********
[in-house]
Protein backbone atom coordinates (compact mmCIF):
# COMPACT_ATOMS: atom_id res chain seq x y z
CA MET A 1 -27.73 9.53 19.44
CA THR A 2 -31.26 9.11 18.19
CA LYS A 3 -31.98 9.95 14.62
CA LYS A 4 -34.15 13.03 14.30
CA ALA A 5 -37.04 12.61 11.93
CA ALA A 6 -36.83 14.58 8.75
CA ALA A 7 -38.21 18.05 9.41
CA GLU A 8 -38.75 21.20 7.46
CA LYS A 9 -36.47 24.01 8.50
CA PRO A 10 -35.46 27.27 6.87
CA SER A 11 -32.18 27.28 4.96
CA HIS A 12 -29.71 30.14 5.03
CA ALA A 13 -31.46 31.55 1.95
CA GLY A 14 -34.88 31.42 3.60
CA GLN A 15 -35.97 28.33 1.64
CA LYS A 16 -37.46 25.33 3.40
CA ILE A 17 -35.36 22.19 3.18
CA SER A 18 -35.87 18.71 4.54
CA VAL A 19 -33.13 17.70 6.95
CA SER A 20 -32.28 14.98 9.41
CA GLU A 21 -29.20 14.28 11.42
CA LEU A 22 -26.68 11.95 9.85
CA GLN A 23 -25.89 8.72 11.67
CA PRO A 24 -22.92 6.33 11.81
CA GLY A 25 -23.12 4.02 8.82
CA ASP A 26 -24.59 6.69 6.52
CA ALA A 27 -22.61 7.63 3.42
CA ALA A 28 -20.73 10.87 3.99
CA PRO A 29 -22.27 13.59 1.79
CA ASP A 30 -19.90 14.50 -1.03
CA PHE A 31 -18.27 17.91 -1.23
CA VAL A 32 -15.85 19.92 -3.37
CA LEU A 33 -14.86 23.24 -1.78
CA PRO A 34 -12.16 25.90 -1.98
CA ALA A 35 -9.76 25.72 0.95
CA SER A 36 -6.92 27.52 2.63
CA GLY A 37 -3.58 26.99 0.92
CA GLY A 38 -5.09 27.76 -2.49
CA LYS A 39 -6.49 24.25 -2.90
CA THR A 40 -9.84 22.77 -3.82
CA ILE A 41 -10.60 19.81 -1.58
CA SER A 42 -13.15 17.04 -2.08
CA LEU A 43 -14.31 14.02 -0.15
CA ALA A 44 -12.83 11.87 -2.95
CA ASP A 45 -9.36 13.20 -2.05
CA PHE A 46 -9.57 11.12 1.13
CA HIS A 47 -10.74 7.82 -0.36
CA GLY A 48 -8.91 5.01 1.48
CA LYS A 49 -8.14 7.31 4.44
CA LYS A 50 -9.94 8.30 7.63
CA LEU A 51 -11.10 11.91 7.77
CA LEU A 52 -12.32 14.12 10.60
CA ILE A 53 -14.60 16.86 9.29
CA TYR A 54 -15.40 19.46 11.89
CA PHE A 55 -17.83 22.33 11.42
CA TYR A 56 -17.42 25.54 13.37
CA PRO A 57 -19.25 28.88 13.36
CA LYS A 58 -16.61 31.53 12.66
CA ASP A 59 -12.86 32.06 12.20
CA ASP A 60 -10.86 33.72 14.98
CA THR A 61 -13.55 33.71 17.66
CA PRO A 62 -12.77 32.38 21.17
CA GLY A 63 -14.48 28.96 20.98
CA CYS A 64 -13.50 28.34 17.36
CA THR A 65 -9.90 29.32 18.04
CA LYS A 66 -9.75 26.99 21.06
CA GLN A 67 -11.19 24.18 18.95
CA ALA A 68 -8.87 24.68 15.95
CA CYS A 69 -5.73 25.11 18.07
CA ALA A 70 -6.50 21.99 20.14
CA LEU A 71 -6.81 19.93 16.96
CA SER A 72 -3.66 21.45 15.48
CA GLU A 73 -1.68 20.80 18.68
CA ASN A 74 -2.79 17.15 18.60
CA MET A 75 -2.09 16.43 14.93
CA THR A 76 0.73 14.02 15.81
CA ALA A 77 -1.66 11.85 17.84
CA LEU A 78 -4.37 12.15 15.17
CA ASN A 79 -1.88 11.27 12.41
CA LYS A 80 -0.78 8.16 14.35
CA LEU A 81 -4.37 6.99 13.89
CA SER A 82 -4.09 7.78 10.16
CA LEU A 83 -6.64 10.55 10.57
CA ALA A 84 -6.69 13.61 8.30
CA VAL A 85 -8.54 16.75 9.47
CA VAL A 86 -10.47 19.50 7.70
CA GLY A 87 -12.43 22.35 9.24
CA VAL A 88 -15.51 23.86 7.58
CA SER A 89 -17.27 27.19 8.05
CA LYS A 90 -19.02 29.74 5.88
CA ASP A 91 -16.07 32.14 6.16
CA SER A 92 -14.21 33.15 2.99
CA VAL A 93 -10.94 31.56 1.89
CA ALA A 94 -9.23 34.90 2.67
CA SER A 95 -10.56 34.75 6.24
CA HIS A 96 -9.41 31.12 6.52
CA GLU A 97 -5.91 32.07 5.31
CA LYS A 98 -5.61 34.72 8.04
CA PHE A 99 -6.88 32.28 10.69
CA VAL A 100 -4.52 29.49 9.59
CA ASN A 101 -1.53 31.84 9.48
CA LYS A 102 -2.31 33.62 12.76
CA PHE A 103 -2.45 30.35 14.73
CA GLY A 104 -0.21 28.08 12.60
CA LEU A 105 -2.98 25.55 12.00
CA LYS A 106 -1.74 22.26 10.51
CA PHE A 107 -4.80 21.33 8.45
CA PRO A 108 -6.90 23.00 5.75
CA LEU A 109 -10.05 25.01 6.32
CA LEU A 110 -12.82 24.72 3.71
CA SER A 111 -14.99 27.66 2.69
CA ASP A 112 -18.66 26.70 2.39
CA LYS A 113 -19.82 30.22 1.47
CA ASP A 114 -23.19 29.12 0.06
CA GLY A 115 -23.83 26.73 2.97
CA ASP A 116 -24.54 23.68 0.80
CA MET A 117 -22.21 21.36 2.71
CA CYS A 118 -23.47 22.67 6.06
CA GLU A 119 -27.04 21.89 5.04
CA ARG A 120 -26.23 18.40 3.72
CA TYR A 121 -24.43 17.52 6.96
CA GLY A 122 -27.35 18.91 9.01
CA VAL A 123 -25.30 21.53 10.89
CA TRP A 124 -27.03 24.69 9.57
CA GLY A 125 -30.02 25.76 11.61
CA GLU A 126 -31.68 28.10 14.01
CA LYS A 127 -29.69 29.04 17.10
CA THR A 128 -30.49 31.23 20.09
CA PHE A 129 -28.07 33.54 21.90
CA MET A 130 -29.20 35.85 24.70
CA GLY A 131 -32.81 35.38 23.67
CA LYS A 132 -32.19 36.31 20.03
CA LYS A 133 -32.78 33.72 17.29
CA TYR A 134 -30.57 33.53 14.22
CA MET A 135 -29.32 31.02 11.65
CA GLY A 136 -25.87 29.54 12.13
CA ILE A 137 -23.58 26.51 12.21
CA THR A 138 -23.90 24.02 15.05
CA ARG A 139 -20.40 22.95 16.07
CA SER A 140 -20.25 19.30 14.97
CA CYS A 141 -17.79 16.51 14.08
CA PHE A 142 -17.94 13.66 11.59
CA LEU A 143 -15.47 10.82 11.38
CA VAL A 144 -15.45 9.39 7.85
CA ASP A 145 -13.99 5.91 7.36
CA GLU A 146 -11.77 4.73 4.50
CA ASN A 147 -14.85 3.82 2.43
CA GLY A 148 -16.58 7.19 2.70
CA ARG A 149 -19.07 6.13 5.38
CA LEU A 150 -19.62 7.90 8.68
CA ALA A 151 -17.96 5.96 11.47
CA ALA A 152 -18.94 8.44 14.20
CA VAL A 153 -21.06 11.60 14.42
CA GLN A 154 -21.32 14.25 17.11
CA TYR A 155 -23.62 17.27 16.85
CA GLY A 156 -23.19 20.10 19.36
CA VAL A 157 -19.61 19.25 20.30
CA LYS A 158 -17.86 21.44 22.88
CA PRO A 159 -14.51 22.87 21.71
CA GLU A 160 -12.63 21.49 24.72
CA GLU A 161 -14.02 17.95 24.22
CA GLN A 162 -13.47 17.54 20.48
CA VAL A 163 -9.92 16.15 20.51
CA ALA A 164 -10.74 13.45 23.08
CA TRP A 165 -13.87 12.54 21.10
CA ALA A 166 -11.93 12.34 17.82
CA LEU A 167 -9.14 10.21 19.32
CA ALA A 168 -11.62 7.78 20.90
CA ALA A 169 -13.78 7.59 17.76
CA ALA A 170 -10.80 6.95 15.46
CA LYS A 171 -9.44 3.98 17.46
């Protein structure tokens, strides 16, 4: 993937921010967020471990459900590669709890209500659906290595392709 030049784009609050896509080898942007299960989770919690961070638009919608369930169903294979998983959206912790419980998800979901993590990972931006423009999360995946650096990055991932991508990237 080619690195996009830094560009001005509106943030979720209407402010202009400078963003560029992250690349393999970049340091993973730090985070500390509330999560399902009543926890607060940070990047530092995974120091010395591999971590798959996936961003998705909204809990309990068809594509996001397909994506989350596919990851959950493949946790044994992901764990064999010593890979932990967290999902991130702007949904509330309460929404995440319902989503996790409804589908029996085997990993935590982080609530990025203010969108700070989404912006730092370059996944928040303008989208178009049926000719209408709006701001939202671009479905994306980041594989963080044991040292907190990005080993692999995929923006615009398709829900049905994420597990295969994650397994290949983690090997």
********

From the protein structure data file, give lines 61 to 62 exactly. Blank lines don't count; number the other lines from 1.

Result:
CA LYS A 58 -16.61 31.53 12.66
CA ASP A 59 -12.86 32.06 12.20